Texas-based Energy Transfer Partners last month asked a federal judge to shield details such as spill response plans and pipeline features that could be targeted by anti-pipeline activists.
The pipeline to move North Dakota oil to a shipping point in Illinois has been the subject of months of protests in North Dakota, with about 750 arrests since August. There also has been vandalism to company equipment in Iowa and North Dakota.
ETP is a defendant along with the Army Corps of Engineers in a lawsuit filed by the Standing Rock and Cheyenne River Sioux, who believe the pipeline threatens water, sacred sites and their right to practice their religion. The company disputes that and says the pipeline is safe.
Tribal attorneys in court documents call the company's reasoning for wanting the documents kept secret "a ruse." The actual reason, they maintain, is that "the documents are embarrassingly inadequate and undermine (the company's) primary narrative in this case - that oil spill risk can be dismissed without further analysis or independent expert review."
"Significant quantities" of baby remains have been discovered in an apparent makeshift crypt at the site of a former Catholic home for unmarried mothers in Ireland, an official commission said Friday.
The find in the town of Tuam in western Ireland came during extensive excavations by the Commission on Mother and Baby Homes, which was set up following the first claims in 2014 of possible child burials at the site.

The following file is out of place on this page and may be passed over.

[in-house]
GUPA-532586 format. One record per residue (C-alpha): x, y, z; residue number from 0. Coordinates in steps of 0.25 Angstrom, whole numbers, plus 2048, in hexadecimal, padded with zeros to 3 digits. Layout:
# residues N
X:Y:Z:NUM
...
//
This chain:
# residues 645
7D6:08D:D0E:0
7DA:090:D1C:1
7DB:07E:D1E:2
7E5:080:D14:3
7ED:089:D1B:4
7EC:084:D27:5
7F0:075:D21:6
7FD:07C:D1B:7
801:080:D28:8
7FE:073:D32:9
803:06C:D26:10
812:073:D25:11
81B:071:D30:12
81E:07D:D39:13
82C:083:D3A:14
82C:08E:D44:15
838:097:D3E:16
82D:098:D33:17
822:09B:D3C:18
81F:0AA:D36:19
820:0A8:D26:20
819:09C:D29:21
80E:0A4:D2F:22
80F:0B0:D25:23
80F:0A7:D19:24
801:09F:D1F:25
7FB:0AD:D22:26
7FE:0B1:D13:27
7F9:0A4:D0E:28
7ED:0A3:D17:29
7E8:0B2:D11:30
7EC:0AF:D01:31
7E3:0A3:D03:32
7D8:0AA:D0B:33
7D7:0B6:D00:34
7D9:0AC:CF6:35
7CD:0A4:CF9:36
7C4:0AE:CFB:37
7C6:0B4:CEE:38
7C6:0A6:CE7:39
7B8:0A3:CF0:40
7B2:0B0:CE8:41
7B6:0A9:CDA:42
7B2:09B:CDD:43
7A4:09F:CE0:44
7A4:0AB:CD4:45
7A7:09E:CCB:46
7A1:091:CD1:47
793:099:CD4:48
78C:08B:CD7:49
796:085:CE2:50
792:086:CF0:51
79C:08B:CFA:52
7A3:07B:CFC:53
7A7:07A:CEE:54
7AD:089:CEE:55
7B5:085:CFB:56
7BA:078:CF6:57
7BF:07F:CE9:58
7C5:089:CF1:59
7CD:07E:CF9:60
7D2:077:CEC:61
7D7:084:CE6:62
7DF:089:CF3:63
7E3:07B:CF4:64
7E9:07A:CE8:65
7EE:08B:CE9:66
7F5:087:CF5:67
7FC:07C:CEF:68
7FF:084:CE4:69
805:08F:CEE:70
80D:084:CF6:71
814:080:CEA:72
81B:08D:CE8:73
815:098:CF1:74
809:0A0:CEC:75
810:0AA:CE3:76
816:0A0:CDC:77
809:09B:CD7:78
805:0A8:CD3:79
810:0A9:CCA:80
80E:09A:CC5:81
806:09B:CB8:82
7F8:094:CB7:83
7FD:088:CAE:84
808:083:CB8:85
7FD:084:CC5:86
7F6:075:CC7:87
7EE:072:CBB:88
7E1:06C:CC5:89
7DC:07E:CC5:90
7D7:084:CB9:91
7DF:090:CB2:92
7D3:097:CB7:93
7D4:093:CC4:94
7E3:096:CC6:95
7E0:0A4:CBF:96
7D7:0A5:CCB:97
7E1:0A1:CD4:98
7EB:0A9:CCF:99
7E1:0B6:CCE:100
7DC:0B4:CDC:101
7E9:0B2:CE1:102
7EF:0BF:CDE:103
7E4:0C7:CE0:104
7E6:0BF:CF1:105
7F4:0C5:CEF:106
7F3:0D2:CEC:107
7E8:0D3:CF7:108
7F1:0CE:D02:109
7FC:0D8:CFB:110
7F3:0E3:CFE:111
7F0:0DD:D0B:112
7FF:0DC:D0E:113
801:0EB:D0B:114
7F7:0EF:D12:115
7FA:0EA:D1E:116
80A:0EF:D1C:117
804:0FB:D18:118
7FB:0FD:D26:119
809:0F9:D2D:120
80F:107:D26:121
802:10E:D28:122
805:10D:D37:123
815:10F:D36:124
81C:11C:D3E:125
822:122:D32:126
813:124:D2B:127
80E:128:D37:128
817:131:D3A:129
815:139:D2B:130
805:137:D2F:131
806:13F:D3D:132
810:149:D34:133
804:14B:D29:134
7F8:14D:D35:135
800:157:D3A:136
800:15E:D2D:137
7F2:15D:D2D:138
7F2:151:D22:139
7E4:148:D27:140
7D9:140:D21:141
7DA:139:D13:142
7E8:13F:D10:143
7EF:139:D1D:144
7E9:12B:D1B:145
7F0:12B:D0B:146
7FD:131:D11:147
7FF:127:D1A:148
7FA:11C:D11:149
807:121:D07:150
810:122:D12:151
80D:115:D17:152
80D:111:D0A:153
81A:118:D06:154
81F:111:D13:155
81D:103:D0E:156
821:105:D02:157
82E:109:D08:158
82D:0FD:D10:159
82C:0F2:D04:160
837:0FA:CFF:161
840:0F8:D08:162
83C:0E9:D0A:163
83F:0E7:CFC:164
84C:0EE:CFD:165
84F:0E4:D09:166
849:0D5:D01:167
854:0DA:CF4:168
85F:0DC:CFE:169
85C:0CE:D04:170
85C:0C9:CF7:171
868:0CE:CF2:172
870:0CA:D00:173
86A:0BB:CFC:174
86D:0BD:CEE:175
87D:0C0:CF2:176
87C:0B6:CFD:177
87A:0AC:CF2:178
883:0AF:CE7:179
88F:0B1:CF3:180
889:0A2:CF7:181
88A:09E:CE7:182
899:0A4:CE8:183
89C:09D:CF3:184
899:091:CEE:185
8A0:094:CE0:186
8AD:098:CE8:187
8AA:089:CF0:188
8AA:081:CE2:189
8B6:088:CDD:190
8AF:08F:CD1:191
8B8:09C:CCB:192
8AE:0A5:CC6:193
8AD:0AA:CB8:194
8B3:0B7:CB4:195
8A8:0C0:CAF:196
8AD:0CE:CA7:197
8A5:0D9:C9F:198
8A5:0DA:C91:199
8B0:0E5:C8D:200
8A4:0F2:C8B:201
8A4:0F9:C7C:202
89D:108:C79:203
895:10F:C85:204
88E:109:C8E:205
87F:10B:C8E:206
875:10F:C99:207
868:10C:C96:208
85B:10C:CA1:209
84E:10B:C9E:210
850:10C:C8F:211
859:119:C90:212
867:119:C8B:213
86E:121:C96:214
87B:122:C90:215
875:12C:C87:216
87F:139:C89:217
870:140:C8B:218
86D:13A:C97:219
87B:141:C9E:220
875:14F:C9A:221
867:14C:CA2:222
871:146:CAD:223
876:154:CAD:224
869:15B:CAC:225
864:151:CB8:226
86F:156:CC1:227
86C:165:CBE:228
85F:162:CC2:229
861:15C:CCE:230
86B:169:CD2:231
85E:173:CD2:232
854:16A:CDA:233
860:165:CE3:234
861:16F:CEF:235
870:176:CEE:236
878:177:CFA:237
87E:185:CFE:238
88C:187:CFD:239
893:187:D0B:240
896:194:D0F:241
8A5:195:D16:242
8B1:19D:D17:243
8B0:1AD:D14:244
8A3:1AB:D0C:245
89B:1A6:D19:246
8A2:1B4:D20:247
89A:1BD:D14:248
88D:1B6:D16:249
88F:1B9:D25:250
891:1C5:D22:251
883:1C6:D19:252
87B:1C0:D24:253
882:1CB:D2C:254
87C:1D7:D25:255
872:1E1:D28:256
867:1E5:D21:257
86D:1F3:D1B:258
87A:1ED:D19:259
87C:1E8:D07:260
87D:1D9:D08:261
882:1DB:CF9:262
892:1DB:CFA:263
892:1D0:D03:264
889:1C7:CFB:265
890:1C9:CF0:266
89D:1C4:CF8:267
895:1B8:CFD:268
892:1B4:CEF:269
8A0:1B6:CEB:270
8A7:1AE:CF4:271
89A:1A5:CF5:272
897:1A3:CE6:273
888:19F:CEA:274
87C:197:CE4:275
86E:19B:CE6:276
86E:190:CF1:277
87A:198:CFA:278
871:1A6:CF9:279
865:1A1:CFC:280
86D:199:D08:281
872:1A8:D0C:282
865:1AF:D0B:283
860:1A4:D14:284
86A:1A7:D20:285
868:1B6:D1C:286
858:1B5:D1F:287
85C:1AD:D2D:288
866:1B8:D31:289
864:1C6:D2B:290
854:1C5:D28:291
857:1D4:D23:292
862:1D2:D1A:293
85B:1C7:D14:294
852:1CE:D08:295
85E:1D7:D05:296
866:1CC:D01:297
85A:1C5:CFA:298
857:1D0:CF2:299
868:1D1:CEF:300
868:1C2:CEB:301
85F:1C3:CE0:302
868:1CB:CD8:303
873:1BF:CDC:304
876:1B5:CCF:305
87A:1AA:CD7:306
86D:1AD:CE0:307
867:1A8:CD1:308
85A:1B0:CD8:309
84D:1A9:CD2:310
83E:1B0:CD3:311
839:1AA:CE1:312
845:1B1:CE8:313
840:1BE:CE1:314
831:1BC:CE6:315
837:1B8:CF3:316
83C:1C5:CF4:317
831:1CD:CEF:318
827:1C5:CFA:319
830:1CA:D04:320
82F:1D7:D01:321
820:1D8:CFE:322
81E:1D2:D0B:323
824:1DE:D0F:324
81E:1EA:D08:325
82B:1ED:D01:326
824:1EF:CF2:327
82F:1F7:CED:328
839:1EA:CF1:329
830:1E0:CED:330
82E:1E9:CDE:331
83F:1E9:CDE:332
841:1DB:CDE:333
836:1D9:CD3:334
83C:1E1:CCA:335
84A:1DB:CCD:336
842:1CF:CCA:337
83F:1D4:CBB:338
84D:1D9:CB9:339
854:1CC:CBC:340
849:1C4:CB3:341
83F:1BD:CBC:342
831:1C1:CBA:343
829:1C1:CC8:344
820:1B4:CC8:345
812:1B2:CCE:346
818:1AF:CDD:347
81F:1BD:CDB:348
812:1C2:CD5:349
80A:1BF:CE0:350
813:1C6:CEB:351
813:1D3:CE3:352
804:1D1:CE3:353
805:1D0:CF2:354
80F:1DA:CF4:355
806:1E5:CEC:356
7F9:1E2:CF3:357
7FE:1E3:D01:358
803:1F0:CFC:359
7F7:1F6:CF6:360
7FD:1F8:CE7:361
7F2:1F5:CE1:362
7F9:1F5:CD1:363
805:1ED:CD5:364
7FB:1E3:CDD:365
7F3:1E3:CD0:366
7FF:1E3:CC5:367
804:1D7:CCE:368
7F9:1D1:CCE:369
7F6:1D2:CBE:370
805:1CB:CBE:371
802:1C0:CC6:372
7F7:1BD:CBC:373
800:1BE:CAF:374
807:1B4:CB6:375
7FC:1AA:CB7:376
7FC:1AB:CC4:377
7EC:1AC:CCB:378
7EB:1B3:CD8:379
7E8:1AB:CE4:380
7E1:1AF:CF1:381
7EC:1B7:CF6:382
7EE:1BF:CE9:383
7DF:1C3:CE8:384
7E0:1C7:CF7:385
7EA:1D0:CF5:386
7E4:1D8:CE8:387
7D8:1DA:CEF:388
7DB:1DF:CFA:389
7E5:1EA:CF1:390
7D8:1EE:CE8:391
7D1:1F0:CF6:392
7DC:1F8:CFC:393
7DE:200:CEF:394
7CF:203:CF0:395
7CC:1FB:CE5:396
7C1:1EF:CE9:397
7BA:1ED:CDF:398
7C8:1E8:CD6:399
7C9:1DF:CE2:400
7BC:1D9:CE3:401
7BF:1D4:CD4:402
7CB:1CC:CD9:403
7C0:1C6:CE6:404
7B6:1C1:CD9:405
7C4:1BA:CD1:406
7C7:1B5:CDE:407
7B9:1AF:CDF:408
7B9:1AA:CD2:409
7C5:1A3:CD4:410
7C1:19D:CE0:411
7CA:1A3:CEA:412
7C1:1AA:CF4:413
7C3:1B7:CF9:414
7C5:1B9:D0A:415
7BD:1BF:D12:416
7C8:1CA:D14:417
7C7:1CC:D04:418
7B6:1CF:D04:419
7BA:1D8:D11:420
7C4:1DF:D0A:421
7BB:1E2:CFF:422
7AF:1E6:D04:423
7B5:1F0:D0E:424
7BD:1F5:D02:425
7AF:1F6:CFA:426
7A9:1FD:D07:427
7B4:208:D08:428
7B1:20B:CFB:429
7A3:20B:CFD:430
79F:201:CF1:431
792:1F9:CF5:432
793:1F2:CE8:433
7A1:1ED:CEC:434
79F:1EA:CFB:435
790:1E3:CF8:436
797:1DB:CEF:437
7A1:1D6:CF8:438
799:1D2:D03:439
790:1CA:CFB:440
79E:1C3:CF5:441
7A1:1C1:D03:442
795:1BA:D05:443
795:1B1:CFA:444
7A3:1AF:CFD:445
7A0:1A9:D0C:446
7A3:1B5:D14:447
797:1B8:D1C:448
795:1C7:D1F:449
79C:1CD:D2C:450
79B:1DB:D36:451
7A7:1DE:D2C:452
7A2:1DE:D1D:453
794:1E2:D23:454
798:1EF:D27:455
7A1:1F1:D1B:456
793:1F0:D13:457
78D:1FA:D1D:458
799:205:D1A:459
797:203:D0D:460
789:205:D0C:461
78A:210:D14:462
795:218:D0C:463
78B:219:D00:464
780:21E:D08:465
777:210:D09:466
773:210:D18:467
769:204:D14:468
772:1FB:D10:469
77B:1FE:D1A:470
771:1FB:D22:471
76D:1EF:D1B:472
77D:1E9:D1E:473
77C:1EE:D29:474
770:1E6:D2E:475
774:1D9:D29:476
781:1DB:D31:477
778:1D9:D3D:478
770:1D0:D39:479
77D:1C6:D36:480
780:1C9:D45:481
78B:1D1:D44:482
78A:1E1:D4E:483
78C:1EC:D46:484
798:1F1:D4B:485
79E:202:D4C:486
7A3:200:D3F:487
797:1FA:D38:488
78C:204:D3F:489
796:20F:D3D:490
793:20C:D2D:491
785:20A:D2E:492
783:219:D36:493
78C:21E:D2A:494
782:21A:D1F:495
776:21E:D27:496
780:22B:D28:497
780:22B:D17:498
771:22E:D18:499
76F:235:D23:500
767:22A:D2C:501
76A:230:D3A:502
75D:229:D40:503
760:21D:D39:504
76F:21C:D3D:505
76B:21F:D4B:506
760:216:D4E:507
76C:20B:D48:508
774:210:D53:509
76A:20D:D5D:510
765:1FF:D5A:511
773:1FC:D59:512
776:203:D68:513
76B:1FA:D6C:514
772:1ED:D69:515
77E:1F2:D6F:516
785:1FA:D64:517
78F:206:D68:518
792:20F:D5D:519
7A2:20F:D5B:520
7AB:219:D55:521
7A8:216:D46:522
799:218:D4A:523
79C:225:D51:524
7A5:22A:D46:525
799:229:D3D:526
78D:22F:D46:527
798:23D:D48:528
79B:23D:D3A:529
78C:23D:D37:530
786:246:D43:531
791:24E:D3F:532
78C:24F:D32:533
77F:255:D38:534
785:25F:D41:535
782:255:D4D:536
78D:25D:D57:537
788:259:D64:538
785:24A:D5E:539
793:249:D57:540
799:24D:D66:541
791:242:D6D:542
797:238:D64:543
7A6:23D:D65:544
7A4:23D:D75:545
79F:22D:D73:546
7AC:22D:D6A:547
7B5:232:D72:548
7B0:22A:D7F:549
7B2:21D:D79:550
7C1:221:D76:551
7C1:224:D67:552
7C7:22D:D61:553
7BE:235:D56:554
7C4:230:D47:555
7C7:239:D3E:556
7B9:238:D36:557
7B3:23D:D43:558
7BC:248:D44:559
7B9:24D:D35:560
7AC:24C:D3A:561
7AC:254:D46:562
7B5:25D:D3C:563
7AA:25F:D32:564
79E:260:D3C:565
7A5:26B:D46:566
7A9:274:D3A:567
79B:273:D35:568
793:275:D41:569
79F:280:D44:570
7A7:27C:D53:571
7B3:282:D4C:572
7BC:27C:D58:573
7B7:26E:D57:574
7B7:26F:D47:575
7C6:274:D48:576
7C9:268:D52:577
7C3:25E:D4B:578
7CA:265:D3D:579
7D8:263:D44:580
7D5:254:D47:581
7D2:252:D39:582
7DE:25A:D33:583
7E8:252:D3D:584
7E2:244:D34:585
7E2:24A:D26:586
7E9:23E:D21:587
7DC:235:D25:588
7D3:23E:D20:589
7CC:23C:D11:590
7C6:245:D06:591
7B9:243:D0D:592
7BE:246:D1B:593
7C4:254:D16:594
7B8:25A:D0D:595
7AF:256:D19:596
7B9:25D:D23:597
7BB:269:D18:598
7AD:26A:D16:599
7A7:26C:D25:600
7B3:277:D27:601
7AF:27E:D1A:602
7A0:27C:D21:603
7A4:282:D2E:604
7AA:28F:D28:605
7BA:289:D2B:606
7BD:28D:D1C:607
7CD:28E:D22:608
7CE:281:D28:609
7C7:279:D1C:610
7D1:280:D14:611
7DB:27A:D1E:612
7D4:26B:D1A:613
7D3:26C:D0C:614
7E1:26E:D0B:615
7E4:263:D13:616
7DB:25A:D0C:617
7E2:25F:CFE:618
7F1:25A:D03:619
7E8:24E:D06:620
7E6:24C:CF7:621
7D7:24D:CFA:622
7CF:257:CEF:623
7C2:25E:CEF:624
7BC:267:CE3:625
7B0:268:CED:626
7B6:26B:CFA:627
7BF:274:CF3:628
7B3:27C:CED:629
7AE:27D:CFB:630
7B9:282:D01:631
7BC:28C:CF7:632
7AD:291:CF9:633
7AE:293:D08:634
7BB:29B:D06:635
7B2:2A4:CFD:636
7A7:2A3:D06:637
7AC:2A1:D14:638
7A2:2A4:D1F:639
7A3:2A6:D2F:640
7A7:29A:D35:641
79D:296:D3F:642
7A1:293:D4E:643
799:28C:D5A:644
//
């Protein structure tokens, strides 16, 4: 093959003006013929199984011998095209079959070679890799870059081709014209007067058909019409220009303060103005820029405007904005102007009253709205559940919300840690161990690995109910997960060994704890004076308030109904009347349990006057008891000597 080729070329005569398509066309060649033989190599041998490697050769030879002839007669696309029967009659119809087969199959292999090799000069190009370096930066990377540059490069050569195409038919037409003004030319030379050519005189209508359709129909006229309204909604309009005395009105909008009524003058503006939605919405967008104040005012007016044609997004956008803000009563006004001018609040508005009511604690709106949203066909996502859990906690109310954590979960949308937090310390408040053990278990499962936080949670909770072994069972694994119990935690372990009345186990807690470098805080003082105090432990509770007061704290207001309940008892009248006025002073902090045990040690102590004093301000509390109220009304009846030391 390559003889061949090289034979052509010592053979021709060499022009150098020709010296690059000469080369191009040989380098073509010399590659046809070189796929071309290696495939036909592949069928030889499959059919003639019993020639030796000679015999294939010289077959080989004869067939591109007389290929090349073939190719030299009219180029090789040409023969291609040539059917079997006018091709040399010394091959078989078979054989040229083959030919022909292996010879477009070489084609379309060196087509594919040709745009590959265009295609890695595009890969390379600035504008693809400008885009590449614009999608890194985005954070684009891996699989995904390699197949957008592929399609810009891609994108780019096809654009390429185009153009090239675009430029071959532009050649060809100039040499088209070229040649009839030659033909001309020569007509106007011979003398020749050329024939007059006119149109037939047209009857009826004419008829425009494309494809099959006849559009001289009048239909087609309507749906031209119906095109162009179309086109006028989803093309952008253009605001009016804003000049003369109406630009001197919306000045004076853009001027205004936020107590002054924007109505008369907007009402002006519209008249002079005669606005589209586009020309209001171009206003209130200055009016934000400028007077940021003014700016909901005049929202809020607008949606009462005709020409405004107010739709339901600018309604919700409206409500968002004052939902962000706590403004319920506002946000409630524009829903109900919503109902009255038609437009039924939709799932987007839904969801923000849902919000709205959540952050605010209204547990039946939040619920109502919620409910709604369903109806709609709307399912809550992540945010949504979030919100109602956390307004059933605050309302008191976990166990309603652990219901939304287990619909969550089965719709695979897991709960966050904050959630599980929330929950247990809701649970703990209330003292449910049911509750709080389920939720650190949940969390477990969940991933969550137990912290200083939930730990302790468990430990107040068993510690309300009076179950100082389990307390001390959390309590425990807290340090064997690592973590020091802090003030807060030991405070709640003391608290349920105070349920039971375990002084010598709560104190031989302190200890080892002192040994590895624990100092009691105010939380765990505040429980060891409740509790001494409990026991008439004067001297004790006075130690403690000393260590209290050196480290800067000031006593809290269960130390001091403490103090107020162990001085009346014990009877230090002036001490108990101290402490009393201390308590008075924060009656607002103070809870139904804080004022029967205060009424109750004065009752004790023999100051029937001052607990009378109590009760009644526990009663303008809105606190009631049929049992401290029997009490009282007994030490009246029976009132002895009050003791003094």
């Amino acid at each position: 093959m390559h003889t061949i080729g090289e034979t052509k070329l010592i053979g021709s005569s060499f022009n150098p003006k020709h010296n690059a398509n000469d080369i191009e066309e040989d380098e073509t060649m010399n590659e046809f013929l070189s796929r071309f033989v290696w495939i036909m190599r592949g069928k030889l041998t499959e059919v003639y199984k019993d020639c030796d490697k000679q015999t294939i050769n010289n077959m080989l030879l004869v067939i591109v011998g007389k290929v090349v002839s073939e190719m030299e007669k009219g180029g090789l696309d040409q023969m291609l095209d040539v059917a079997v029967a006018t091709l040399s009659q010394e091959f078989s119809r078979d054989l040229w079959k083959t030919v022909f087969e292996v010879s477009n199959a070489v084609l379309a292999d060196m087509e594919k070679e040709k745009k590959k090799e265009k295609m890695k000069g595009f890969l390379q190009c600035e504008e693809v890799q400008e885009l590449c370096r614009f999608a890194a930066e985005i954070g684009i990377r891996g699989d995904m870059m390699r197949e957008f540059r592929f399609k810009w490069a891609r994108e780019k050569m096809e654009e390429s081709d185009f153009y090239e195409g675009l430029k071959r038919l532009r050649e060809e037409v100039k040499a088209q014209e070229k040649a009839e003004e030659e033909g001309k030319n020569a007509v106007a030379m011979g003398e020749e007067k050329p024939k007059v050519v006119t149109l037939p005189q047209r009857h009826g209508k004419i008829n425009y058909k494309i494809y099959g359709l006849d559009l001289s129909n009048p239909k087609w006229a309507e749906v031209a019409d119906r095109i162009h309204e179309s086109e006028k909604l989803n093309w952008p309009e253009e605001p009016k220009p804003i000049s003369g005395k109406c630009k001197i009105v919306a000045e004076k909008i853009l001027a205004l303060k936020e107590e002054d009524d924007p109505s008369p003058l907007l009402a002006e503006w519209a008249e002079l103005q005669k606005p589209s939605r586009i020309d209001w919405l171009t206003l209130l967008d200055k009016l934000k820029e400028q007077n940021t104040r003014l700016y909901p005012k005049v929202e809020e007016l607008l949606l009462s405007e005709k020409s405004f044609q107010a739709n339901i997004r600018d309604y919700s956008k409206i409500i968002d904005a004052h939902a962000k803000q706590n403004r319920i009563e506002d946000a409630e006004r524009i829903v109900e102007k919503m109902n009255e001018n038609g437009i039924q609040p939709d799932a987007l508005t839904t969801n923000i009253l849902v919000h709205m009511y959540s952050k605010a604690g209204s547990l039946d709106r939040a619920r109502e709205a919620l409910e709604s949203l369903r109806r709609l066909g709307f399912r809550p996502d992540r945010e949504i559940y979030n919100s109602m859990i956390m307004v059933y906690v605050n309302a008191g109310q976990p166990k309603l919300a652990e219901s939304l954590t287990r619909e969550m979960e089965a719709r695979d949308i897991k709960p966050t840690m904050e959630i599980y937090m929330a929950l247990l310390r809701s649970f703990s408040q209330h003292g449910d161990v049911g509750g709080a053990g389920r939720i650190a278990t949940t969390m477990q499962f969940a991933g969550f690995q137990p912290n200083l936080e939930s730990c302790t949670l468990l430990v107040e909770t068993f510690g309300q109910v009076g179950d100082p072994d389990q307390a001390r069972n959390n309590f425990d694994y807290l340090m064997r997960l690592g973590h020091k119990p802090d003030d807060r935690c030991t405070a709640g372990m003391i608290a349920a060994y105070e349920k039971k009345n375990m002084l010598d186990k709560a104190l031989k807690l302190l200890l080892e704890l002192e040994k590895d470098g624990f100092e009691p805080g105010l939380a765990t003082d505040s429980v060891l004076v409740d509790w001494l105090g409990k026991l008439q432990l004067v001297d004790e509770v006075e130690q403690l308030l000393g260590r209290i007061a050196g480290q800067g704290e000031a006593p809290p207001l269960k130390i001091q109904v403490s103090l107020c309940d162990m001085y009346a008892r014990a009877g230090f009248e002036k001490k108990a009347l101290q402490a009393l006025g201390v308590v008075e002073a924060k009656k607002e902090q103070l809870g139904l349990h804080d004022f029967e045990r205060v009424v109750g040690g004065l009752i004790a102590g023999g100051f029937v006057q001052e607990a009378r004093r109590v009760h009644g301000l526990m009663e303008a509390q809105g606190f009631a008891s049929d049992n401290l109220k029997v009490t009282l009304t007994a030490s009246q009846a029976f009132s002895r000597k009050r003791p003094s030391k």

The Commission said it was "shocked" by the discovery.
It said in a statement that the remains had been found in what appears to have been a makeshift crypt divided into 20 chambers that had been part of a sewage system.
The government-sanctioned commission was set up following research by a local historian, Catherine Corless, who found that 796 babies and children died at the home run by the Bon Secours Order between 1925 and 1961 but there were no burial records for them.
Tribe Sues eFor Quake Damage
The Pawnee Nation filed a lawsuit on Friday in tribal court in Oklahoma against 27 oil and gas producers, seeking damages for an earthquake they said was caused from man-made activity related to hydraulic fracturing, or fracking.
The Native American group claimed that wastewater injected into disposal wells helped trigger a 5.8-magnitude earthquake in September, the strongest on record in the state, that damaged several Pawnee Nation buildings, including several that are more than 100 years old.